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"Thomas Demand: L’Esprit d’Escalier"
2007-02-28 until 2007-03-31
Irish Museum of Modern Art
An exhibition of work by one of Germany’s most innovative contemporary artists, Thomas Demand, opens to the public at the Irish Museum of Modern Art on Wednesday 28 February 2007. L’Esprit d’Escalier presents an overview of Demand’s recent work and comprises 24 large-scale photographic pieces, plus a new screening device, designed by Caruso St. John Architects, London, specially for this exhibition at IMMA to show the work Rolltreppe (Escalator), 2000. Ranging from 1995 to date, the exhibition presents such familiar works as Archiv (Archive), 1995. Others have never been shown before - including Landing, 2006, Demand’s photographic response to a mishap in January 2006 at the Fitzwilliam Museum in Cambridge when a visitor fell down a staircase, crashing into three 18th-century oriental vases, among the most important artifacts at the museum, smashing them into hundreds of pieces.
Demand is best known for his unique approach to photography – the subjects of his large-format photographs are painstakingly constructed three-dimensional, life-size models of architecture and objects, devoid of human presence. Once they have been photographed, the models are destroyed. Demand has also recently begun to make 35 mm films, setting his cinematic still images in motion.
Demand began as a sculptor and took up photography to record his ephemeral paper constructions. From 1993 he began making constructions for the sole purpose of photographing them. Beginning with a pre-existing image culled from the media, usually of a political or historical event, he translates this image into a life-size model made of coloured paper and cardboard. In Treppenhaus (Staircase), 1995, Demand brings to his work his own experience of post-war Germany, a country filled with Third Reich–era buildings, for which the period in which Demand grew up held the promise of reconstruction. He has recreated the Bauhaus-style stairway of his secondary school, built in the 1950s, alluding to the utopian idea in post-war Germany that architecture could create a better future.
Combining craftsmanship and conceptualism in equal parts, Demand highlights the unreliability of photography in a world saturated with images. His photographed scenes initially look real, but on closer inspection reveal a lack of detail that conveys a certain tension between the institutional blankness of each photograph and the loaded cultural background that informs them. Lichtung (Clearing), 2003, re-creates the Giardini, a public garden in Venice. Made of 270,000 individually cut ‘leaves’ of green paper, the photograph is cinematic in its panoramic scale and dramatic use of light. Playing on the nostalgia of Romantic landscape painting, Demand suggests that not even the natural environment should be taken for granted - he has employed a 10,000-watt lamp that is normally used in the film industry to achieve the effect of sunlight breaking through the leaves.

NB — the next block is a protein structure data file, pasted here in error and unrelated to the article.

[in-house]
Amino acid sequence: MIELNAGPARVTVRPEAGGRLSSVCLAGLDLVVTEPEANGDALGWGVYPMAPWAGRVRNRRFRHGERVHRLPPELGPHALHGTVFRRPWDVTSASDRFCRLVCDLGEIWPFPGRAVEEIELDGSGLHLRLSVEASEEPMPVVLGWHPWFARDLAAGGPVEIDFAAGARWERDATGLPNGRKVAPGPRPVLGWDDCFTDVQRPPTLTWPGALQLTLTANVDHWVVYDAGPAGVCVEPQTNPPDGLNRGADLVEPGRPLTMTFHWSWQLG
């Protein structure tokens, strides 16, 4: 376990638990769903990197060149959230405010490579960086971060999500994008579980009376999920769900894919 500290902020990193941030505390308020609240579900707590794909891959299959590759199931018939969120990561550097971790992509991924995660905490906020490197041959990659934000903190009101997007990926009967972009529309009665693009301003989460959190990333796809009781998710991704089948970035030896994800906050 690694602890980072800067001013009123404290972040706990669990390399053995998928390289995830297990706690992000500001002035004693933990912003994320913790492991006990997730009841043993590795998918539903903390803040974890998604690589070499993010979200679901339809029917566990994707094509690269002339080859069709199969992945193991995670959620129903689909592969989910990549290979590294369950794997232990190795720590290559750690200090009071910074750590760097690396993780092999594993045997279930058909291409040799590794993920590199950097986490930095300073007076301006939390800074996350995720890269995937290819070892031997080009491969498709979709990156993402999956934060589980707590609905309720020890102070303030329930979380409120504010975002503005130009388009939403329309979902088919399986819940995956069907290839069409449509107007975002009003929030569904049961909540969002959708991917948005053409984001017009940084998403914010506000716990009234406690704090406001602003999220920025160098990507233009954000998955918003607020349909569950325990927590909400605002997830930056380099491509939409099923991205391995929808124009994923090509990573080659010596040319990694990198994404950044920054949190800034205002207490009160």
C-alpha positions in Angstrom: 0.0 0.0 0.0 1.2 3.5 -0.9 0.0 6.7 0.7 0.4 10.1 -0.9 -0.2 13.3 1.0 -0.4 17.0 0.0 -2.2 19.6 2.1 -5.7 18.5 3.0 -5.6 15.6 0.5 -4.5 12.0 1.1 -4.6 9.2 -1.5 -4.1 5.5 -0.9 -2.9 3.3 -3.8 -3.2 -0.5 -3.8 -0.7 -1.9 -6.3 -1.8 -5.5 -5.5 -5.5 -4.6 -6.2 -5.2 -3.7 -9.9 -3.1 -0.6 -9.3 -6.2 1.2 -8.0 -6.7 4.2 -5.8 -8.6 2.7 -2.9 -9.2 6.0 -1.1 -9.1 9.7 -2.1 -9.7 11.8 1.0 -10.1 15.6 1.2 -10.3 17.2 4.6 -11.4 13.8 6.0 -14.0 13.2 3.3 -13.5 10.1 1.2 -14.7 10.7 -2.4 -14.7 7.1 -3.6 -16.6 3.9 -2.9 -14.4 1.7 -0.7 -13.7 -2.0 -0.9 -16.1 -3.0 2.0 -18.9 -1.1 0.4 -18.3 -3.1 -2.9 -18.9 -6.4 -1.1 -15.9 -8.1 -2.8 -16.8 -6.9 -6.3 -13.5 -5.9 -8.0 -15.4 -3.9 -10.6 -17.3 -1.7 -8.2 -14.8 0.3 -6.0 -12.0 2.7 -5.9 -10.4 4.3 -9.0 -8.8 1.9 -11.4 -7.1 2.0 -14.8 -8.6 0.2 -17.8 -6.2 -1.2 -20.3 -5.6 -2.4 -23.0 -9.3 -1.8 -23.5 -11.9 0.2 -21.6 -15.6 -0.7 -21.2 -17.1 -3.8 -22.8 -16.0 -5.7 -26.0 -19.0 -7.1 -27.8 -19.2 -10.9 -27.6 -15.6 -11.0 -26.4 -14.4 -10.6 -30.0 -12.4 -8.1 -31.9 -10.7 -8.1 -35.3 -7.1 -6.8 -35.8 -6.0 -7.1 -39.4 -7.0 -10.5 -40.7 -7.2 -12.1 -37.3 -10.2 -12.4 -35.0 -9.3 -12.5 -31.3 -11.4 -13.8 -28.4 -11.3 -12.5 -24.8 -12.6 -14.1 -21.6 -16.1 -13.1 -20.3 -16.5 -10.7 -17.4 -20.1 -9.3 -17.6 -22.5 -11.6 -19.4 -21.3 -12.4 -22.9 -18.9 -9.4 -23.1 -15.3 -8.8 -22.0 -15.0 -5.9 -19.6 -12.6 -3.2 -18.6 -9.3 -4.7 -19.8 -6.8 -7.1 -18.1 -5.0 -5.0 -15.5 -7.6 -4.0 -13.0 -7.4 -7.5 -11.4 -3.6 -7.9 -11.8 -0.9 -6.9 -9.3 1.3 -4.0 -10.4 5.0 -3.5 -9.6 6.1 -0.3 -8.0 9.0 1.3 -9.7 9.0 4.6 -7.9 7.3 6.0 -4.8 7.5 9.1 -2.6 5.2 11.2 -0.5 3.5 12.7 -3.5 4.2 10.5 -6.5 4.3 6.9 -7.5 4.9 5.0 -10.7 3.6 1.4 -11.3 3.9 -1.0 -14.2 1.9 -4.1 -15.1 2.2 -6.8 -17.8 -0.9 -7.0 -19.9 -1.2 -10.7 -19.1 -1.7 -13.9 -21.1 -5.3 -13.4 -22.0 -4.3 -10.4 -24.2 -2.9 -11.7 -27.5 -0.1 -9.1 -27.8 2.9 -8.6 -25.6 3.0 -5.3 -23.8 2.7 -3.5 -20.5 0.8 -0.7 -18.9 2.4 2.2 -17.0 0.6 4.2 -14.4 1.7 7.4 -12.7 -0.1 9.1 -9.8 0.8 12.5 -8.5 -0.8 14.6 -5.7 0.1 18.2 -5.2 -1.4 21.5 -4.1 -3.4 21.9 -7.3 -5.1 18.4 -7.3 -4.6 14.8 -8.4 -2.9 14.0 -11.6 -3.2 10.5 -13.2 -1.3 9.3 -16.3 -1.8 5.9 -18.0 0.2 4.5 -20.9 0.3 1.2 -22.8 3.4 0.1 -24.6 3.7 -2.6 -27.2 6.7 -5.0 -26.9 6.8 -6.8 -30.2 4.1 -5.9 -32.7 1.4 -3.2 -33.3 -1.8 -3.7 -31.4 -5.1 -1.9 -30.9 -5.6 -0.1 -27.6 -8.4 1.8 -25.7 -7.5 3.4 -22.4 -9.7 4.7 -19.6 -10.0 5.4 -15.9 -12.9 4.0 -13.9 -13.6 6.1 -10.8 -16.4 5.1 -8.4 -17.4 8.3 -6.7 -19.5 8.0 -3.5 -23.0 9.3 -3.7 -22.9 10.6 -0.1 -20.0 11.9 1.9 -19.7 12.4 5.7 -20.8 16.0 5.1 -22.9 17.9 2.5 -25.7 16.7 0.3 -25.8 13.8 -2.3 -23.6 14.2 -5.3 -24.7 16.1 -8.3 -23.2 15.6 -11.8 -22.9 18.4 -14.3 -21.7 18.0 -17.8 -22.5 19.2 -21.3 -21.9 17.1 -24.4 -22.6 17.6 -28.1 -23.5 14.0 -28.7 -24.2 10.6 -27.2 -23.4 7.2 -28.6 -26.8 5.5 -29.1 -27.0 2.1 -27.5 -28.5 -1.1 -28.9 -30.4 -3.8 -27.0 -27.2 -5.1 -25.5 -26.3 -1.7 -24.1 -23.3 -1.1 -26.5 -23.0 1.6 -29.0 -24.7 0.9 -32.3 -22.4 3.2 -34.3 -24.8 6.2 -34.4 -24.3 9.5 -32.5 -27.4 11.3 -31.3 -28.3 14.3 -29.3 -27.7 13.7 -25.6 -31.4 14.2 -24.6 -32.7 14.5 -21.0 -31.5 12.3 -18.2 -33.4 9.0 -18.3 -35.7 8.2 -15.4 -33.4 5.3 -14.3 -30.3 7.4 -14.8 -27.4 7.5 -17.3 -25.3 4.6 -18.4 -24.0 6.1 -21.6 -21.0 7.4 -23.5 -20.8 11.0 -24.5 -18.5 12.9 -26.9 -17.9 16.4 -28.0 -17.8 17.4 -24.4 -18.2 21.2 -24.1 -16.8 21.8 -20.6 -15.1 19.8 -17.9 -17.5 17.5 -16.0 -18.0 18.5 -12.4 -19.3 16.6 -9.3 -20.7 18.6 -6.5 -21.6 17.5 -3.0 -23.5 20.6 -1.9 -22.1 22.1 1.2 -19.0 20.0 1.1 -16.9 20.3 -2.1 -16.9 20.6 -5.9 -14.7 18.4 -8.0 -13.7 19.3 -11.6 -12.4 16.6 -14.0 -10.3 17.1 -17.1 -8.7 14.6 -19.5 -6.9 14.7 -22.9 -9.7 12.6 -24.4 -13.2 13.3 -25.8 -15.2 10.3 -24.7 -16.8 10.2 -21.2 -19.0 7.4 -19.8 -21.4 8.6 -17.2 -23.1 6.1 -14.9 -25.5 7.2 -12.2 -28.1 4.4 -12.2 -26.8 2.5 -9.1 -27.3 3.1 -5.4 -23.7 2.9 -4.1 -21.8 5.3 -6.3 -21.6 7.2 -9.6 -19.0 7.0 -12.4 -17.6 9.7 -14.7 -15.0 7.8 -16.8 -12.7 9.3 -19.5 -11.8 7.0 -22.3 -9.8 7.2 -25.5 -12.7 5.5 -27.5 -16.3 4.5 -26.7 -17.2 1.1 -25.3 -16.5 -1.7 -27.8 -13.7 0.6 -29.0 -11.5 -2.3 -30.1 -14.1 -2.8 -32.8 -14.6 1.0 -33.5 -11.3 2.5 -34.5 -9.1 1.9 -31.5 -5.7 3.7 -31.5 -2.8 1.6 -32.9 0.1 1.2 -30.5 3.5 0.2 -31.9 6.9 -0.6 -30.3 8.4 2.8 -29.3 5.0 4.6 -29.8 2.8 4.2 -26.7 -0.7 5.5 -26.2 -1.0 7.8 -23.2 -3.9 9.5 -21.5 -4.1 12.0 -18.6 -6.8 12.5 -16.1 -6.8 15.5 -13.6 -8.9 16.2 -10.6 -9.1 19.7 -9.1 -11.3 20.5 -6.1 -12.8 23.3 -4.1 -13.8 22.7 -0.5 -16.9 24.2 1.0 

Demand also depicts contemporary events, for example in Poll, 2001. Here, he works on scenes from the 2000 American presidential election and the media coverage of the results of the voting in Florida, using electronic photos issued by the news agency Reuters. Poll reveals rows of desks topped by Demand’s numberless telephones, uniform memo pads, and blank paper ballots carefully sorted into piles.
The intriguing title of the exhibition, L’Esprit d’Escalier, derives from the French phrase which literally means ‘wit of the staircase’ and refers to the regret one feels after missing an opportunity to deliver a witty comeback or parting shot.
Thomas Demand was born in Munich in 1964 and lives in Berlin. He represented Germany at the Bienal de São Paulo in 2004 and his work was the subject of a mid-career survey at the Museum of Modern Art, New York, in 2005. He has exhibited widely and recent solo shows include the Serpentine Gallery, London, 2006, and the Museum für Moderne Kunst, Frankfurt am Main, Germany, 2006.
The exhibition is curated by Rachael Thomas, Senior Curator: Head of Exhibitions, IMMA.
The exhibition is accompanied by a full-colour publication, produced in association with Walther König Books, and includes a previously published text from Girl with Curious Hair by David Foster Wallace. A number of newly commissioned texts by Ulrich Baer, Professor of German and Comparative Literature, New York University; Dave Eggers, writer; Paul Oliver, author and producer; Caoimhín Mac Giolla Leith, curator, critic and Professor of Modern Irish at University College Dublin, Rachael Thomas and an afterword by Enrique Juncosa, Director, IMMA, are also included.
approx. 290 x 180 cm
© Thomas Demand,
VG Bild Kunst, Bonn / DACS, London 2006
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